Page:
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The best quality parts will be the most transparent to the signal, and there are a lot of properties that will affect this. A better question may be "will you hear the difference?", because many people won't. I like to think that a lot of people on this board have discriminating hearing when it comes to these things, but the fact is, spending money on more "the best" parts won't do a thing if you're listening to MP3s or the radio or something, and it won't do a thing if you haven't taken care of your hearing.

I only point this out because I know a lot of people who can't hear the difference between an MP3 and a CD...
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Old 22nd October 2002, 01:54 PM   #9
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Default COMPONENTS

Hi folk,

Narcisse,

I'm pretty much convinced that almost anyone (bar the unwilling)
actually does hear differences in soundquality.

Quote:
I only point this out because I know a lot of people who can't hear the difference between an MP3 and a CD...
If people can't hear the difference between those two formats they're very lucky.Now all they have to do is start downloading the stuff.Really?

Where I do agree with you though is that it is probably is not worth to spend big bucks on an MP3 player modding it whith topnotch components.
IME most people do hear differences even subtle ones but when asked if they think either one is better you usually get a numb stare back from them.

A trained person (and I always have been a die hard tweaker of commercial product) can easily distinguish between components,interconnects and LS cable.

Ideally all passive components should be perfectly neutral but in reality they just never are.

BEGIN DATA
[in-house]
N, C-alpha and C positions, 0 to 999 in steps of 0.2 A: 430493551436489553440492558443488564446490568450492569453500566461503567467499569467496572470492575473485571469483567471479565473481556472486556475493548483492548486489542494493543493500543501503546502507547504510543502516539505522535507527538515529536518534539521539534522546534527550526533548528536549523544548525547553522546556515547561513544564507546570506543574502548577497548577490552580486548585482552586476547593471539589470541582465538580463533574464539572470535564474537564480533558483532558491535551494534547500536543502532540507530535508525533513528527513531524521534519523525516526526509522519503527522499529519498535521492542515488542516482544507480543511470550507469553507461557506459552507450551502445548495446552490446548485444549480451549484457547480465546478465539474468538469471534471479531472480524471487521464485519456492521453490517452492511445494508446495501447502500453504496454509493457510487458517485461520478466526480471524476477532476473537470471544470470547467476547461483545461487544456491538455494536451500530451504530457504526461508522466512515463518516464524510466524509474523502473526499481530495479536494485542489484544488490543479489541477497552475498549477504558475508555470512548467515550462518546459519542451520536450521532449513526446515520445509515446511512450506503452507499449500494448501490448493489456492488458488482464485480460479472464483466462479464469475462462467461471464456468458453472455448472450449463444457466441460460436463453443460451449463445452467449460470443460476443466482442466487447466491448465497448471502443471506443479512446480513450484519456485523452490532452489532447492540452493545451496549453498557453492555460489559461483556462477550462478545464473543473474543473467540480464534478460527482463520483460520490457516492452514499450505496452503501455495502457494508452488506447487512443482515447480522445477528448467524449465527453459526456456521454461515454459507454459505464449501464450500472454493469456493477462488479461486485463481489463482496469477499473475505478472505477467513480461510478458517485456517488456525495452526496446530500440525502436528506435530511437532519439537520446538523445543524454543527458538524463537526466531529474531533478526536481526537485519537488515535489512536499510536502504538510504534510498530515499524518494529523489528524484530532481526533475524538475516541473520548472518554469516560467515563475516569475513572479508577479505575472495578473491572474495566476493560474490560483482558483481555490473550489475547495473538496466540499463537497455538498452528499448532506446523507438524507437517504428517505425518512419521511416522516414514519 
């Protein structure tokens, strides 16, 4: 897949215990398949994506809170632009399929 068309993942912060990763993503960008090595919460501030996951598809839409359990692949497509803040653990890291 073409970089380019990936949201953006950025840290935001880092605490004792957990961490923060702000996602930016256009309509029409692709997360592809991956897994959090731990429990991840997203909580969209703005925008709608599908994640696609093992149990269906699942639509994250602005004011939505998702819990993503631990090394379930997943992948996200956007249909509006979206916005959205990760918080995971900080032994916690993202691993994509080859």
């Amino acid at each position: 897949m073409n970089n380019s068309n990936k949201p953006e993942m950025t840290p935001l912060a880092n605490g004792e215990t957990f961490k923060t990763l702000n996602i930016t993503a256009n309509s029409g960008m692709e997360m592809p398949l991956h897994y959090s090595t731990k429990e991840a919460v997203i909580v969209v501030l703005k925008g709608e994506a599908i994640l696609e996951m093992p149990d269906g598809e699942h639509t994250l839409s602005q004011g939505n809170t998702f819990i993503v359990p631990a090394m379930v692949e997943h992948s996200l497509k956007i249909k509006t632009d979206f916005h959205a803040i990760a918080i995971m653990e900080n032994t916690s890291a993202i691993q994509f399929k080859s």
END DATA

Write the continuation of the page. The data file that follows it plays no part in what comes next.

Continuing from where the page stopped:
From experience I can assure you that a few coupling caps come pretty close to the theoritical no cap sound lately.
That has taken years of development though and resistors may eventually end up that way aswell (I hope).
In the meantime it is matching and mixing whilst aiming for a neutral tonal balance.
To achieve that equilibrium you just have to spend months trying different components.
To give you an example from the time I was doing this crazy stuff:
In tubed gear I invariably found the older Holco's to sound fine as anode and cathode resistors but prefered the Vishay S102 series everywhere else in the signal path.
BTW IMO these old Holco's could sound rather lacklustre and lifeless if you used too many of them.

Now if you want to put your own hearing to the test just go out and buy whatever length of industrial coax that has steel as the central carrier (copper plated or silver whatever,just test it for magnetism),make up your cable and have a listen.

I'll bet you'll find the sound err...steelly!

It may come as a surprise but all materials have their own sonic footprint.
Another example:when you see a TT with a glass platter and play a record directly on that the sound is then often described as glassy.
Once you get the hang of things like that you can often already tell what some gear is going to sound like just by looking at it.
Truly amazing.

\end of rant mode.

Best regards,
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Old 22nd October 2002, 01:59 PM   #10
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Default Re: COMPONENTS

Quote:
Originally posted by fdegrove

Once you get the hang of things like that you can often already tell what some gear is going to sound like just by looking at it.
Truly amazing.


That is my experience as well.